Nanoparticles help locate, remove endometriosis lesions

Scientists have developed a new nanotechnology approach for locating and removing the painful and dangerous lesions associated with endometriosis, a common gynecological condition in women of childbearing age.

The research, led by Oleh Taratula of the Oregon State University College of Pharmacy and Ov Slayden of the Oregon National Primate Research Center at Oregon Health & Science University, involves magnetic nanoparticles — tiny pieces of matter as small as one-billionth of a meter.

The animal-model study, published in the journal Small, shows that the iron oxide nanoparticles, injected intravenously, act as a contrast agent; they accumulate in the lesions, making them easier to see by advanced imaging such as MRI.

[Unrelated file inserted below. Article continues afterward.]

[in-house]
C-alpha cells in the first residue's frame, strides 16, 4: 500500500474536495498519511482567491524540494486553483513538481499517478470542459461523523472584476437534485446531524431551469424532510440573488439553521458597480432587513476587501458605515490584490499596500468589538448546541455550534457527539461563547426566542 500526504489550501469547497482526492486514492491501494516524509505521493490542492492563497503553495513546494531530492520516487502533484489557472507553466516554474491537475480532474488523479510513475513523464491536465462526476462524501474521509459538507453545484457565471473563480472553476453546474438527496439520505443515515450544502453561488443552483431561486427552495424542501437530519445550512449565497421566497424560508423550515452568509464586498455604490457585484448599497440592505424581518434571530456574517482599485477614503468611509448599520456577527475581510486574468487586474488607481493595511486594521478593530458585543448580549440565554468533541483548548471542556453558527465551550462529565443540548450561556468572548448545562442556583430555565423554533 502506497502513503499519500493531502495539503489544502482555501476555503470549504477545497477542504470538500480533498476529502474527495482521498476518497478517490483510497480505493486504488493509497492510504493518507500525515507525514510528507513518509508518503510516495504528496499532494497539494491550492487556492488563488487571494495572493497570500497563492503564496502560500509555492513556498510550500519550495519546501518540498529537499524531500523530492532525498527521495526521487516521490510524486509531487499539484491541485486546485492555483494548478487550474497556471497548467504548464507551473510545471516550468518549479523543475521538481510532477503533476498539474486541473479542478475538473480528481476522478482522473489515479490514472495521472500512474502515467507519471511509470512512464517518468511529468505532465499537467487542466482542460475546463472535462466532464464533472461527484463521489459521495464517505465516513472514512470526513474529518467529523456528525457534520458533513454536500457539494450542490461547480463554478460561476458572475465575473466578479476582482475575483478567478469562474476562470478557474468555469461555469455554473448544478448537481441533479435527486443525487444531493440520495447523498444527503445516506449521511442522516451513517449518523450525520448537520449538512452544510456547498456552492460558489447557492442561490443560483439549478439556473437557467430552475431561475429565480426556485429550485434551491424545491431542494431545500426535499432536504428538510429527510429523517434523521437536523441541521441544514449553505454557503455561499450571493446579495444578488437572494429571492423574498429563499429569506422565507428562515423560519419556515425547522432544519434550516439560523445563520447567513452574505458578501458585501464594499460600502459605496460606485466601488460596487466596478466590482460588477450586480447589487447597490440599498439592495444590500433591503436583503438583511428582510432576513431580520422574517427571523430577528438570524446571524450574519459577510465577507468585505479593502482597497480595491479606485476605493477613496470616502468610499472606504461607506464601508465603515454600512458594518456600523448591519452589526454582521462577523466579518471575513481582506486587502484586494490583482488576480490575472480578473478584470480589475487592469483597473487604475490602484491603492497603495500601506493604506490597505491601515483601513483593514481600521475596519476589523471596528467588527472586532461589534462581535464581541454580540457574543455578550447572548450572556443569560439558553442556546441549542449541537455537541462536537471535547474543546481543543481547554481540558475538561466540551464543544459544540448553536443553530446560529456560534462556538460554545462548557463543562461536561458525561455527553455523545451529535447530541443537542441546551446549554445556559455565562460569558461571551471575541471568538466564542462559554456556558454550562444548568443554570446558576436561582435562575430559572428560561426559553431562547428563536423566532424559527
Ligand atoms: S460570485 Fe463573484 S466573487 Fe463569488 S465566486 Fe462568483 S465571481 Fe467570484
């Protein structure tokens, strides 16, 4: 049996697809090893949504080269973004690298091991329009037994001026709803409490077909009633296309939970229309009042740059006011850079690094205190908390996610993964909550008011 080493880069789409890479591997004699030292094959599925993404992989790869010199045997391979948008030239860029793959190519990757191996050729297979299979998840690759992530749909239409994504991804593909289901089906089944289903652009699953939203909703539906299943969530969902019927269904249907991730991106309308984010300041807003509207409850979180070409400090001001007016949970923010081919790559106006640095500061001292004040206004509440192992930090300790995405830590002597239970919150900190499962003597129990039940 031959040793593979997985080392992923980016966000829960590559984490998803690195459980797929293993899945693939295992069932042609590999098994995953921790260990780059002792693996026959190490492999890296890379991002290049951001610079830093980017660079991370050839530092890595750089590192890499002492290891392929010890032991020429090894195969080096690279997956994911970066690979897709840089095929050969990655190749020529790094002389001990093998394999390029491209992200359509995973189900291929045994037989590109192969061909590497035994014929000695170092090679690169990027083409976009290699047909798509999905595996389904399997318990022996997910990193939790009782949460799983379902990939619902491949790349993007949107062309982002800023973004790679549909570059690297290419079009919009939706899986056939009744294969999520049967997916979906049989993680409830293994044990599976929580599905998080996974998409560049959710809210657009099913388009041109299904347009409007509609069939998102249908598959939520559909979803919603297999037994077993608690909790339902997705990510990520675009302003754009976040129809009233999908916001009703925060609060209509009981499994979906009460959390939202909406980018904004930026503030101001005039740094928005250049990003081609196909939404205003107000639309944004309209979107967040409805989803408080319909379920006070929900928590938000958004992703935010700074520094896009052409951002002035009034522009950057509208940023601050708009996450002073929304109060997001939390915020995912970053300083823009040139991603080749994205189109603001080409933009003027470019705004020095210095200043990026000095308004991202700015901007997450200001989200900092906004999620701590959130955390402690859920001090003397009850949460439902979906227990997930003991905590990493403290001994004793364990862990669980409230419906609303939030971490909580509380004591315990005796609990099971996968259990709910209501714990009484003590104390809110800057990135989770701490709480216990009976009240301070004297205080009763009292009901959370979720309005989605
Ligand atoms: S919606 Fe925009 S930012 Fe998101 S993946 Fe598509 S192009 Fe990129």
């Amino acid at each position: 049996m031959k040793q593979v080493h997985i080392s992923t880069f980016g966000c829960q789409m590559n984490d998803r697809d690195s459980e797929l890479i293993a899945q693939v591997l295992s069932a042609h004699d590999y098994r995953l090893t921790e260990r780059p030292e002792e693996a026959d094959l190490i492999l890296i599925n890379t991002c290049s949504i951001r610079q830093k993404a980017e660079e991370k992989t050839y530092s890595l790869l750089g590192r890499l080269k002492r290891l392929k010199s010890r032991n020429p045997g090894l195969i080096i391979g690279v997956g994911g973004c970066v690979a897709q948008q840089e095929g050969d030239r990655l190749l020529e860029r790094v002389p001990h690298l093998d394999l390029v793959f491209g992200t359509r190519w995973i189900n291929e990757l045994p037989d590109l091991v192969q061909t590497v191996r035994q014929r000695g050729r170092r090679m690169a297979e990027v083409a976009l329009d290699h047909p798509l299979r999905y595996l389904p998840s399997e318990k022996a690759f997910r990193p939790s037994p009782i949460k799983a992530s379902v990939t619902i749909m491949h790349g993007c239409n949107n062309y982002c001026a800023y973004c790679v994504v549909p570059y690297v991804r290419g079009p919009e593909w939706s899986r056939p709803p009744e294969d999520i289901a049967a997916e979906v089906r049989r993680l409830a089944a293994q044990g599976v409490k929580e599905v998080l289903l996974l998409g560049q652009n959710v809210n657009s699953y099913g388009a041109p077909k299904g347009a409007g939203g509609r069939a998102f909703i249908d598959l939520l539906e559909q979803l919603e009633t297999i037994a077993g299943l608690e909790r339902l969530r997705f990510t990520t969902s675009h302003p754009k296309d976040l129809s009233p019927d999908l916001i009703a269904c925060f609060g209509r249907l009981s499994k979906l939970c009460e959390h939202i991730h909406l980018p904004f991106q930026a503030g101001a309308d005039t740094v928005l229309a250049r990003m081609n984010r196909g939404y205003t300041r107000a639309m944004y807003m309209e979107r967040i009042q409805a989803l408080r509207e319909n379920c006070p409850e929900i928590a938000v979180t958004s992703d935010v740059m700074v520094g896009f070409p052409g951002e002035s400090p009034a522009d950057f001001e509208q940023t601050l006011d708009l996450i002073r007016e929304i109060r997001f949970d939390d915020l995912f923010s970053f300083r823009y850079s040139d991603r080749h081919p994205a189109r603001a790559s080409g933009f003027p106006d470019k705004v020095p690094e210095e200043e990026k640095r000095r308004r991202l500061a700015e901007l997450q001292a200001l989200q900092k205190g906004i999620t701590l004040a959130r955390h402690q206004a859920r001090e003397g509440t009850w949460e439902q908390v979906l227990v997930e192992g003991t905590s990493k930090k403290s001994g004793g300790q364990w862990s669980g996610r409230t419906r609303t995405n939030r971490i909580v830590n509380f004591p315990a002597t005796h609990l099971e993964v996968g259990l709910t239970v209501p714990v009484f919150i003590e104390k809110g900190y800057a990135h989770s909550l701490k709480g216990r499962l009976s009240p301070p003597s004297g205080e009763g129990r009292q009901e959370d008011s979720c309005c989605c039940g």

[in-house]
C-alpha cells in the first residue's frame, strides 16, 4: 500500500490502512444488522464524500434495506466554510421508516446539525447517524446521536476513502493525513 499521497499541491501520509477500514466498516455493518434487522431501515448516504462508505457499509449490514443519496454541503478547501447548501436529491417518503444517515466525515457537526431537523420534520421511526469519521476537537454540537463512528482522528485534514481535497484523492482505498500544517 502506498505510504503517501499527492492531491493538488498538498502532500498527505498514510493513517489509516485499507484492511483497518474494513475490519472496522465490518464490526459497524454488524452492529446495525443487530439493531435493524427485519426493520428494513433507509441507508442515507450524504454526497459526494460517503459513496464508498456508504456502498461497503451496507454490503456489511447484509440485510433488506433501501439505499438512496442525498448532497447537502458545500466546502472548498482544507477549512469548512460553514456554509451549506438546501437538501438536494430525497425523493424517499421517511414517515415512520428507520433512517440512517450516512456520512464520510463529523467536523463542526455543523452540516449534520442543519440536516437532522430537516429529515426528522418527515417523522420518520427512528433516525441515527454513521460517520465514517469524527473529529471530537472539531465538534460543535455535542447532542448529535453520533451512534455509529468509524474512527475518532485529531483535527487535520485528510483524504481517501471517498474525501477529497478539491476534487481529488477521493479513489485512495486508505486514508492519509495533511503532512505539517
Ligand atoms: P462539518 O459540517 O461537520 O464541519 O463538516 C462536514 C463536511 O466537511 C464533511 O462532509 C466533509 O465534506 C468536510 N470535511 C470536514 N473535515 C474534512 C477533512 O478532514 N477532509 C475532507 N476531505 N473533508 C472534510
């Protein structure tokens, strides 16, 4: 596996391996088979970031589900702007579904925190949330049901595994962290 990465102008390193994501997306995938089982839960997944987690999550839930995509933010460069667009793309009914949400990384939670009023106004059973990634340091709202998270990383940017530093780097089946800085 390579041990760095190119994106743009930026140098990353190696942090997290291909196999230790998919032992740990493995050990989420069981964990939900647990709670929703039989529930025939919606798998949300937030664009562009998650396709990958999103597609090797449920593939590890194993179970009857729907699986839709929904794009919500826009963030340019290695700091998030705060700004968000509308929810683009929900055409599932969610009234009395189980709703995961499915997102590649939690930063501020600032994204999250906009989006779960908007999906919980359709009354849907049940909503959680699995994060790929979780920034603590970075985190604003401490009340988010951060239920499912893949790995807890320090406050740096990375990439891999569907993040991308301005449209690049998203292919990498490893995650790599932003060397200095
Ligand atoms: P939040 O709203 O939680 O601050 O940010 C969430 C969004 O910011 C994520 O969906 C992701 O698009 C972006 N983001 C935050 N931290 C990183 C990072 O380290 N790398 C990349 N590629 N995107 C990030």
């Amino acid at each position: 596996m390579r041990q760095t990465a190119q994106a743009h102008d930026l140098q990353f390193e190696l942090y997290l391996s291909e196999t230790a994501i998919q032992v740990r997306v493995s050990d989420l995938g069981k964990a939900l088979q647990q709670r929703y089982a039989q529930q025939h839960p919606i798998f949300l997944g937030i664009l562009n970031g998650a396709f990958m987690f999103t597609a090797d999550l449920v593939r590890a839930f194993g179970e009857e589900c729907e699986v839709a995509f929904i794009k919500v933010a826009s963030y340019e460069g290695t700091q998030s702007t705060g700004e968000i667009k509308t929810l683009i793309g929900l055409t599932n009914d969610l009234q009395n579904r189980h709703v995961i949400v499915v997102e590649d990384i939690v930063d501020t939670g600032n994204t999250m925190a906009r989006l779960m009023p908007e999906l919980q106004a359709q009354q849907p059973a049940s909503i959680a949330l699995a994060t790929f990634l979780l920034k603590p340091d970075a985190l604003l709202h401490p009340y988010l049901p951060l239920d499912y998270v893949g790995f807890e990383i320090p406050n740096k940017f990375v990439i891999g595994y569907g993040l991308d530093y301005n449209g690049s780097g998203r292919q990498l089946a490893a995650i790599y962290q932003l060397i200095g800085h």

And when exposed to an alternating magnetic field, a non-invasive procedure, the nanoparticles’ temperature soars to more than 120 degrees Fahrenheit, high enough for lesion removal via heat.

“Endometriosis is a debilitating, systemic disease, and the need for an efficient, non-surgical method of removing the lesions is urgent,” Taratula said. “We invented targeted nanoparticles with extraordinary heating capabilities that enable the use of magnetic hyperthermia for the safe and efficient elimination of endometriosis lesions.”

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